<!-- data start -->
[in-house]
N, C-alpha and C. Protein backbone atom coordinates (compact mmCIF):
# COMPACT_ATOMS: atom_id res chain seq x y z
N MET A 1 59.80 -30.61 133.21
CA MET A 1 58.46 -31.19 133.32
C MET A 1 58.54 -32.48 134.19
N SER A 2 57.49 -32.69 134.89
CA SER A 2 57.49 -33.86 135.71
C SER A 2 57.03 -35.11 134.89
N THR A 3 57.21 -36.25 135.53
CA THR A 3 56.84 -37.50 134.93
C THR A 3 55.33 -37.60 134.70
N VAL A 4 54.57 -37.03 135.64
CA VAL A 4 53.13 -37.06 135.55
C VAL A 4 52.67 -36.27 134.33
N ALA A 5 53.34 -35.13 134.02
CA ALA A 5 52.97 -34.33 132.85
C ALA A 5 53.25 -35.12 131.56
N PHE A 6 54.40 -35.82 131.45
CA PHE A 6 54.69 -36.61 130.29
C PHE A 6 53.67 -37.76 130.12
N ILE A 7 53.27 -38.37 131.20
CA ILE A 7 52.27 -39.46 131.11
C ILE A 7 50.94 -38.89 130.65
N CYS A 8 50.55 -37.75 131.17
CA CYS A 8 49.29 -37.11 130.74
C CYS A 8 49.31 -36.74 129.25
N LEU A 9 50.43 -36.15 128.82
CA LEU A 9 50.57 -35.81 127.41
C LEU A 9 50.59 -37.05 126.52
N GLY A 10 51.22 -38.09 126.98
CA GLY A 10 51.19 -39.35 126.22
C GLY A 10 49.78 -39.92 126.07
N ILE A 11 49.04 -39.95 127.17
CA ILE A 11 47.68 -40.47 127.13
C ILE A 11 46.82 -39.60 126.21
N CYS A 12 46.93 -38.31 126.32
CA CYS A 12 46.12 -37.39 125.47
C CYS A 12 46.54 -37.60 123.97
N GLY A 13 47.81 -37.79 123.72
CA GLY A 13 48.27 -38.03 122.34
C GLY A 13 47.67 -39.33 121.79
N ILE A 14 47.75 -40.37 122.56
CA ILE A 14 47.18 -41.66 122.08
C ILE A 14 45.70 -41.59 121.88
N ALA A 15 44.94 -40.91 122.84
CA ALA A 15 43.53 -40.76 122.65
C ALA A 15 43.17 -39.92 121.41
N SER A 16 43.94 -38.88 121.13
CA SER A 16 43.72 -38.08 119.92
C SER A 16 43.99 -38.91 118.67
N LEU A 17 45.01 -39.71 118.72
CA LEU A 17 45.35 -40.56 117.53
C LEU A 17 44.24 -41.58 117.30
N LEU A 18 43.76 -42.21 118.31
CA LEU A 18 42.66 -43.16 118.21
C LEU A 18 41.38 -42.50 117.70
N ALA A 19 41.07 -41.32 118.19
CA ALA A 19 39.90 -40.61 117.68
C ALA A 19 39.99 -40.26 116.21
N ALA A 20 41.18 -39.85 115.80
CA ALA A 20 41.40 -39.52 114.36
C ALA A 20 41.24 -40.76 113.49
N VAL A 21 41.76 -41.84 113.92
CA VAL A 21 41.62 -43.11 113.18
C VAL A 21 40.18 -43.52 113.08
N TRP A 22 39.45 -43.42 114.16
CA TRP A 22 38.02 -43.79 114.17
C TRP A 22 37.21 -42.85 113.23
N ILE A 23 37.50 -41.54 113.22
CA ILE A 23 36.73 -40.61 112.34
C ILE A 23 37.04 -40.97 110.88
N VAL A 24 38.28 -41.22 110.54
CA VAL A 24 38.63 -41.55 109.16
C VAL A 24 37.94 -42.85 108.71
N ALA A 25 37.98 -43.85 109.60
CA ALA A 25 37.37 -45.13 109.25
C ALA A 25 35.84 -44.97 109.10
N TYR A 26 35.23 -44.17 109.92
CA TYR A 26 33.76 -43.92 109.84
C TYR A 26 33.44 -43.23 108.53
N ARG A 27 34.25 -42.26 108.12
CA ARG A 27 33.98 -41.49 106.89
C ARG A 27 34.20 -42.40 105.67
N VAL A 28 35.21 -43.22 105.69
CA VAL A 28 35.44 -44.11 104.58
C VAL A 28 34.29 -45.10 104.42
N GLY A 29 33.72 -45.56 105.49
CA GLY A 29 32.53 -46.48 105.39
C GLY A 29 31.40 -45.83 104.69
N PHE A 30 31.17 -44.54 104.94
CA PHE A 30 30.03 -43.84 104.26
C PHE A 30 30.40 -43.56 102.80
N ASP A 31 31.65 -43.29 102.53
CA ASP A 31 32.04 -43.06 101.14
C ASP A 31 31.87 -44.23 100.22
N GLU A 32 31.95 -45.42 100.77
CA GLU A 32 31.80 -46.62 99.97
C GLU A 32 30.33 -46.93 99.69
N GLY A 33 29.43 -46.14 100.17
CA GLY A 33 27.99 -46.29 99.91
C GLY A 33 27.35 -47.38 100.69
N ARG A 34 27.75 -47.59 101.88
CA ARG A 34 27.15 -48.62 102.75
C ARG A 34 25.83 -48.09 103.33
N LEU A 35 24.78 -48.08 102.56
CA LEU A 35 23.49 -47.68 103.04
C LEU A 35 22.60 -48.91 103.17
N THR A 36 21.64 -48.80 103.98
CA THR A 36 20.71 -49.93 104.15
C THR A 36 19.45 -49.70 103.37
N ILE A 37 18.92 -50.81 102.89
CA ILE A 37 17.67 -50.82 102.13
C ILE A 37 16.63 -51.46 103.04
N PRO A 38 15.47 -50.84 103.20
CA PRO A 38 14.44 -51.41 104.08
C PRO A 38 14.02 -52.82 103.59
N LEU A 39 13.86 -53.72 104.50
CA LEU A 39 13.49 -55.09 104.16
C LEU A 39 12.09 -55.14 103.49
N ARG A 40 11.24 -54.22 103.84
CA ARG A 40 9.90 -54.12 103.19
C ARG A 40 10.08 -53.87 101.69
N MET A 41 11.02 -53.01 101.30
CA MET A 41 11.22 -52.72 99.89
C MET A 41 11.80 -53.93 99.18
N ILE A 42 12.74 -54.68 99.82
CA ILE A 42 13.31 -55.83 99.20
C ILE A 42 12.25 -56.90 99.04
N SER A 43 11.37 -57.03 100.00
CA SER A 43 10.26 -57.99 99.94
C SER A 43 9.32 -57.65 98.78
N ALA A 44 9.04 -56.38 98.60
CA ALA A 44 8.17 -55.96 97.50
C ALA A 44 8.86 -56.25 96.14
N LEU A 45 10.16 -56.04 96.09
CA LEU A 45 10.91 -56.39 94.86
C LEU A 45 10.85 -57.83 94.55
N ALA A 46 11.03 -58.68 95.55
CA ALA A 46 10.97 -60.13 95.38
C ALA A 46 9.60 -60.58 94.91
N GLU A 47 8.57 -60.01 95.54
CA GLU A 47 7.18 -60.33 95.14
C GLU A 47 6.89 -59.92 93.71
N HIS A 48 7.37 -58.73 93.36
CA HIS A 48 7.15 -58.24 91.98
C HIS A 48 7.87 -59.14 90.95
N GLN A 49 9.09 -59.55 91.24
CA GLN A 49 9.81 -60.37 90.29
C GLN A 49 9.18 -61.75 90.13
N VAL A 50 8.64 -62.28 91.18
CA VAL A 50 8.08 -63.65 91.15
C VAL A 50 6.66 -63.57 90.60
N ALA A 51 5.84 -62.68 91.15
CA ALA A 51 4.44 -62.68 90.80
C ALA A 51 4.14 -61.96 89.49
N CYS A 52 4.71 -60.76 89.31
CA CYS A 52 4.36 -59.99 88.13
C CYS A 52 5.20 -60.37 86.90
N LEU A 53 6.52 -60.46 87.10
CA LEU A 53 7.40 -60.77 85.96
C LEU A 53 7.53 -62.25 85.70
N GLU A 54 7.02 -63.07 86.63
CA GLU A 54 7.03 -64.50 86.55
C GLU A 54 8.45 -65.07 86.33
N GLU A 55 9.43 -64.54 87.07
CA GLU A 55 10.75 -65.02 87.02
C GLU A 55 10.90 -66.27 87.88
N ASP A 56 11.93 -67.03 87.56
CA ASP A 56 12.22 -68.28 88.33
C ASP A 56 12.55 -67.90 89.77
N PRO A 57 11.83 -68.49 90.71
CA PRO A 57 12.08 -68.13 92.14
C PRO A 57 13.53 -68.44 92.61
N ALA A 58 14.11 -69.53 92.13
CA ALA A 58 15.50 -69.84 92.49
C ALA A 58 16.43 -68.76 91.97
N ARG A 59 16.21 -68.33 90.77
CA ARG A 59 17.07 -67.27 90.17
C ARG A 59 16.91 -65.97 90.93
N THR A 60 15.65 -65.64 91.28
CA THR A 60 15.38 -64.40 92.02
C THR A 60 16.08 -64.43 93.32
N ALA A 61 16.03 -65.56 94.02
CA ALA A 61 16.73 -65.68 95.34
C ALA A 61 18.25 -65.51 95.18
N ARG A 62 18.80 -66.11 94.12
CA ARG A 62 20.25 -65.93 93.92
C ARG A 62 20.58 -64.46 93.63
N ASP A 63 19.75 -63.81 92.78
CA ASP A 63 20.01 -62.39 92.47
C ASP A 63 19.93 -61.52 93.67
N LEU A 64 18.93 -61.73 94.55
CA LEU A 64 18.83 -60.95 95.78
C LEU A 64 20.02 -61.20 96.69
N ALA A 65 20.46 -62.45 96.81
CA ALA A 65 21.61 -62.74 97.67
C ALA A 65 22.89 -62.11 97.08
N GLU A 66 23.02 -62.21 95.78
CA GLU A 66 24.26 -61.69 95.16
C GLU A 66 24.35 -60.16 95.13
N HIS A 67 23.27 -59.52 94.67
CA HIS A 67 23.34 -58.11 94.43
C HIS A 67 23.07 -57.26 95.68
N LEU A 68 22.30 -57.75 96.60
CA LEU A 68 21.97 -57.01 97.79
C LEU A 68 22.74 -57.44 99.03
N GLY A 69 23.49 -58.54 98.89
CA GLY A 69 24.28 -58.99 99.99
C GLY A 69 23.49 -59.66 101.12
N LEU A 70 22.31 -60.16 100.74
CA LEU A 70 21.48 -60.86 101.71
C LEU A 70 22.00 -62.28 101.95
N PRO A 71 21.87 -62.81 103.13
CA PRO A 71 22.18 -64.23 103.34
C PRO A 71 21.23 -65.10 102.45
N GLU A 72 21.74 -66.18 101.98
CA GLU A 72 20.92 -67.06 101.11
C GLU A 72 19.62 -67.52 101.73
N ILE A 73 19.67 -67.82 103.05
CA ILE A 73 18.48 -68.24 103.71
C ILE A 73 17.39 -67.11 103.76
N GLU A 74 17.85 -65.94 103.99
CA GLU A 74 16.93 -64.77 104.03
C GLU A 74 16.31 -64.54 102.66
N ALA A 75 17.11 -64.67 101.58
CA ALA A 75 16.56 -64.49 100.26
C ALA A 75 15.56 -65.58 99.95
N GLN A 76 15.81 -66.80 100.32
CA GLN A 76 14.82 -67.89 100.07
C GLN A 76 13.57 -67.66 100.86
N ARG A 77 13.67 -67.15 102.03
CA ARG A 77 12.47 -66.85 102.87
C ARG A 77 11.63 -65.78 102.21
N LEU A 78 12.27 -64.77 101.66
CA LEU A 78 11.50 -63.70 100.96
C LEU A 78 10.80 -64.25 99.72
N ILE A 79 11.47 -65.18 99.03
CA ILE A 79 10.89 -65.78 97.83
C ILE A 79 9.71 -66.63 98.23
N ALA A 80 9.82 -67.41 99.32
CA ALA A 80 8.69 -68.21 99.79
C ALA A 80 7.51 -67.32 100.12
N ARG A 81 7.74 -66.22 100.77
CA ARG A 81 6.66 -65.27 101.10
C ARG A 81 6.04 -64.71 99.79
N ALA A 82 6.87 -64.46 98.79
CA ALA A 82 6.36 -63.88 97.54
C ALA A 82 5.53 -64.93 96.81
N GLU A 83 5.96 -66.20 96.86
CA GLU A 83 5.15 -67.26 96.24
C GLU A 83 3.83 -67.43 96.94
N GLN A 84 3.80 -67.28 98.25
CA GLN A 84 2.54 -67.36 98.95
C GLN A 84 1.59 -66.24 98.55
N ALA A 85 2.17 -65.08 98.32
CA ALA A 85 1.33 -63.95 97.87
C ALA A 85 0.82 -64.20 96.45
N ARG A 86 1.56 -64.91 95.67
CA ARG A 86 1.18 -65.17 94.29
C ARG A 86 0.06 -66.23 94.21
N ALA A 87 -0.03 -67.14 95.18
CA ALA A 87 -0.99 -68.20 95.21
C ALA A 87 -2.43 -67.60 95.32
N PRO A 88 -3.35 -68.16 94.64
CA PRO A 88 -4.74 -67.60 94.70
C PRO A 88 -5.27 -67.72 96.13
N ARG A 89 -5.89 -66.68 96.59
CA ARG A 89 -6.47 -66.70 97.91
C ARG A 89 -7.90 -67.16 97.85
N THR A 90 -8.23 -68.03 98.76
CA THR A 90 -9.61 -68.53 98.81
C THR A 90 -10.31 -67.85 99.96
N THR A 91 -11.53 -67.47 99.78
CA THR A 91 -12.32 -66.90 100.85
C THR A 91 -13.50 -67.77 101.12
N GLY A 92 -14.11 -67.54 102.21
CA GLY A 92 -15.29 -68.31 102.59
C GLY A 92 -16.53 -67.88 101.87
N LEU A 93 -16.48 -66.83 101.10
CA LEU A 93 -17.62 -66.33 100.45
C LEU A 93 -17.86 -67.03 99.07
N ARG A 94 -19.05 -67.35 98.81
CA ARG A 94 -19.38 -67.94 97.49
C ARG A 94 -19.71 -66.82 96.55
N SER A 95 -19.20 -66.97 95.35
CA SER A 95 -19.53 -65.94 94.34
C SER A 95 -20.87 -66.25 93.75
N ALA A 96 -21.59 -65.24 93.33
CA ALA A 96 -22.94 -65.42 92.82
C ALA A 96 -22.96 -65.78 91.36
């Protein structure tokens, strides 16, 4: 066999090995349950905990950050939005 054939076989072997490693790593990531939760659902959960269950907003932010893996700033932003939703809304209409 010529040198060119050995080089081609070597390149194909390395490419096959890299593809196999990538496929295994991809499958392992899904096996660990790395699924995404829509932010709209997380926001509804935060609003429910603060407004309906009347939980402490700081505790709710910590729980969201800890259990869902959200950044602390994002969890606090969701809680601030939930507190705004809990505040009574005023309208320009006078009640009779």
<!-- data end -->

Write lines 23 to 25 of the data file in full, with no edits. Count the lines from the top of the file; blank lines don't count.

CA ILE A 7 52.27 -39.46 131.11
C ILE A 7 50.94 -38.89 130.65
N CYS A 8 50.55 -37.75 131.17